EPA’s proposed drinking water changes will protect children and adults from lead

The effort to estimate the costs and benefits of the U.S. Environmental Protection Agency’s (EPA) proposed lead and copper rule improvements (LCRI) turned into one of the most challenging economic analyses in the agency’s history.

Due to the complex technical requirements of lowering lead levels in drinking water, combined with the many public water systems that would need to comply, EPA asked ICF to estimate the costs and potential health benefits. These results allowed EPA to demonstrate that the investment needed to replace the nation’s remaining lead service lines would be justified by significant, and permanent, public health improvements.


The use of lead pipes was banned in the 1980s, yet there are more than nine million lead service lines delivering water to families across America. These hidden underground pipes pose an ever-present risk, disproportionately concentrated in low-income and people of color communities.

(Source: EPA Fact Sheet)

Lead exposure causes numerous adverse health effects including impaired cognitive development, attention deficit hyperactivity disorder (ADHD), low birth weight, and cardiovascular disease. As part of EPA’s mandate under the Safe Drinking Water Act (SDWA), the agency determined it was critical to improve its existing lead and copper rule to reduce the levels of lead in the nation’s drinking water supply.

Since most of the lead in drinking water is introduced via leaching from existing lead service lines that connect homes to the water main under their street, the lead cannot be removed by centralized treatment. Instead, public water systems must take a series of steps to reduce lead levels. These include sampling lead concentrations at locations throughout the system, centrally managing the source water supply through corrosion control to reduce lead leaching, educating the public on the dangers of lead in drinking water and steps that can be taken to reduce exposure, and, most importantly, removing the source of the lead contamination: the lead service lines themselves.

Under SDWA, EPA must demonstrate that the benefits of any new drinking water standards justify the costs. To meet this requirement, EPA conducted a holistic study of the costs and benefits of each regulatory option under consideration. Because of the numerous and expensive compliance activities being evaluated, estimating the costs of each regulatory option became a major challenge. The difficulty of the task was further amplified by uncertainty in the number and location of underground lead service lines in the nation’s water distribution systems.

"The science is clear, there is no safe level of lead exposure. In adults, lead can cause increased blood pressure, heart disease, decreased kidney function, and cancer. In children, it can severely harm mental and physical development, slowing down learning and damaging the brain."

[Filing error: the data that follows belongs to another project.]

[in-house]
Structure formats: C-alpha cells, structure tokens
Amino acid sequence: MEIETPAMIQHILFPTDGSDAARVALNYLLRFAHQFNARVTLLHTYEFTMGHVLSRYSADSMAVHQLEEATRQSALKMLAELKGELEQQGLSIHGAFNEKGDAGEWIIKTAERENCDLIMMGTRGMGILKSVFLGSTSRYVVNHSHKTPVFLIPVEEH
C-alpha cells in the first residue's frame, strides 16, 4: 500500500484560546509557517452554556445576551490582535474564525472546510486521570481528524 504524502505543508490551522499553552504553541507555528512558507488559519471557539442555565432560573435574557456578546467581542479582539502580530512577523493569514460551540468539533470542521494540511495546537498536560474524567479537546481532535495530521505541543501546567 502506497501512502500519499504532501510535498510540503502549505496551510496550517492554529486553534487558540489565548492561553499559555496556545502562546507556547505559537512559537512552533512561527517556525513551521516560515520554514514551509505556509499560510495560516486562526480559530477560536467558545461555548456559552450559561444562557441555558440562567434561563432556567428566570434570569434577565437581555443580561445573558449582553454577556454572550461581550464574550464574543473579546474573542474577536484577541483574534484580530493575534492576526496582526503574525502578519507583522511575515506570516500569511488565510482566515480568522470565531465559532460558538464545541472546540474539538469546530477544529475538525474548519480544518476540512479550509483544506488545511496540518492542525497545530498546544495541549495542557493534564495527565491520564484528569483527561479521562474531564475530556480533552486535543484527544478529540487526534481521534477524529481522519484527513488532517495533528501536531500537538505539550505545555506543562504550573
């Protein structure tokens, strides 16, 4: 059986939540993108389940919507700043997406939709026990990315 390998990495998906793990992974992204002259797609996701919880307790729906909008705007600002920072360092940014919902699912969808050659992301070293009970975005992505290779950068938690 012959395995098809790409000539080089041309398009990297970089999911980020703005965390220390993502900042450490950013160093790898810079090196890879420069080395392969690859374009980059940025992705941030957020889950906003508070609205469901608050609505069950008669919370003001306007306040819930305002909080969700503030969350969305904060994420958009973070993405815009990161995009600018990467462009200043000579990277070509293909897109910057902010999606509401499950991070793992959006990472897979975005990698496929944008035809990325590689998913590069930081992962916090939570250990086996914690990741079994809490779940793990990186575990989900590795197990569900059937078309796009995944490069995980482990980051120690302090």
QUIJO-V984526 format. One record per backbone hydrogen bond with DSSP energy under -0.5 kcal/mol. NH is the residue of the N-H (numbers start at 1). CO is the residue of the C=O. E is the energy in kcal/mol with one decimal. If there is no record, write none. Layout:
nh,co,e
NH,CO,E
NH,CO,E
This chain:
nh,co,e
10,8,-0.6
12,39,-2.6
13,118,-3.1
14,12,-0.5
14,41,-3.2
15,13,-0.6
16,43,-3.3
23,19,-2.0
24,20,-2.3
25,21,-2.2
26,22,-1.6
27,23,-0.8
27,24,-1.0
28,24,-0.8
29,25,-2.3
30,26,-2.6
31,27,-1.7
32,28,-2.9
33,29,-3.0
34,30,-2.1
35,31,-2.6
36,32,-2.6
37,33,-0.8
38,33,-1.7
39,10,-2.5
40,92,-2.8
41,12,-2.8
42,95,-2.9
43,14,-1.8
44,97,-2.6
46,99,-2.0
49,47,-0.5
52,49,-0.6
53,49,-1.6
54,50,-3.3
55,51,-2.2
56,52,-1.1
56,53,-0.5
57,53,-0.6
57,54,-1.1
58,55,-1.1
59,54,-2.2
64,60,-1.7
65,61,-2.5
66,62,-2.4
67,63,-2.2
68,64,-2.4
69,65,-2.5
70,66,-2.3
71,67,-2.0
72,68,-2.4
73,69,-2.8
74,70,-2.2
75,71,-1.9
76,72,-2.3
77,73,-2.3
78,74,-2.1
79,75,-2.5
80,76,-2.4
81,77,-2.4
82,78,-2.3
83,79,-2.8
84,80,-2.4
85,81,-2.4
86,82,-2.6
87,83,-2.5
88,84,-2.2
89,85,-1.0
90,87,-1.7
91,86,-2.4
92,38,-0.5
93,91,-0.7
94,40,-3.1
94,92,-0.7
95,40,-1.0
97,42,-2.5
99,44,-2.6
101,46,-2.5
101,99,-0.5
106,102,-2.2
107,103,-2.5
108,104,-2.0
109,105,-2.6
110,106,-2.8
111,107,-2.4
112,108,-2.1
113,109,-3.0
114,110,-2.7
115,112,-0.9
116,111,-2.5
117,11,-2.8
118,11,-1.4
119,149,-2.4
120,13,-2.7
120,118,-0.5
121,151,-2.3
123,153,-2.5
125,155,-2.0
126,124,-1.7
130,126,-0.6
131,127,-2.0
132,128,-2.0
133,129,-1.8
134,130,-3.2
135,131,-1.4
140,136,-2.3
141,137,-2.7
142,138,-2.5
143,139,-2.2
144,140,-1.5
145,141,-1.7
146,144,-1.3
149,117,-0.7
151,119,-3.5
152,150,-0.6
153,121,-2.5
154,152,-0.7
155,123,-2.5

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To estimate the compliance costs and benefits of EPA’s proposed LCRI, ICF staff developed a new variant of the existing SafeWater CBX model they had developed earlier for the EPA. While SafeWater CBX was designed to estimate the impacts of a rule that sets a maximum level for a contaminant, this new model, called SafeWater LCR, is designed to estimate the costs and benefits of a treatment technique rule, and focuses on water contamination within the distribution system.

Like previous versions, SafeWater LCR improves the accuracy of estimated cost and benefit values by incorporating the variability of water system baseline characteristics that influence compliance actions. However, compared to the SafeWater CBX model, SafeWater LCR is more complex, incorporating multiple compliance triggers that require multiple and varying compliance actions.

ICF used the SafeWater LCR model to assess the numerous regulatory options that included alternative action level exceedance (ALE) values, which trigger compliance requirements such as centralized corrosion control installation and different annual lead service line replacement requirements.


Compared to existing regulations at a discount rate of 3%, the annual incremental costs of the proposed LCRI range from $2.0 billion to $2.9 billion, while the annual incremental benefits of the proposed LCRI range from $17.3 billion to $33.8 billion.

EPA’s proposed LCRI, if enacted, will require most public water systems to identify and replace all lead service lines within 10 years. The rule would also lower the lead action level from 15 µg/L to 10 µg/L, resulting in lower lead exposure through better corrosion control practices. These changes have the potential to drastically improve the lives of generations to come by solving a legacy problem that has plagued disadvantaged communities for nearly a century.

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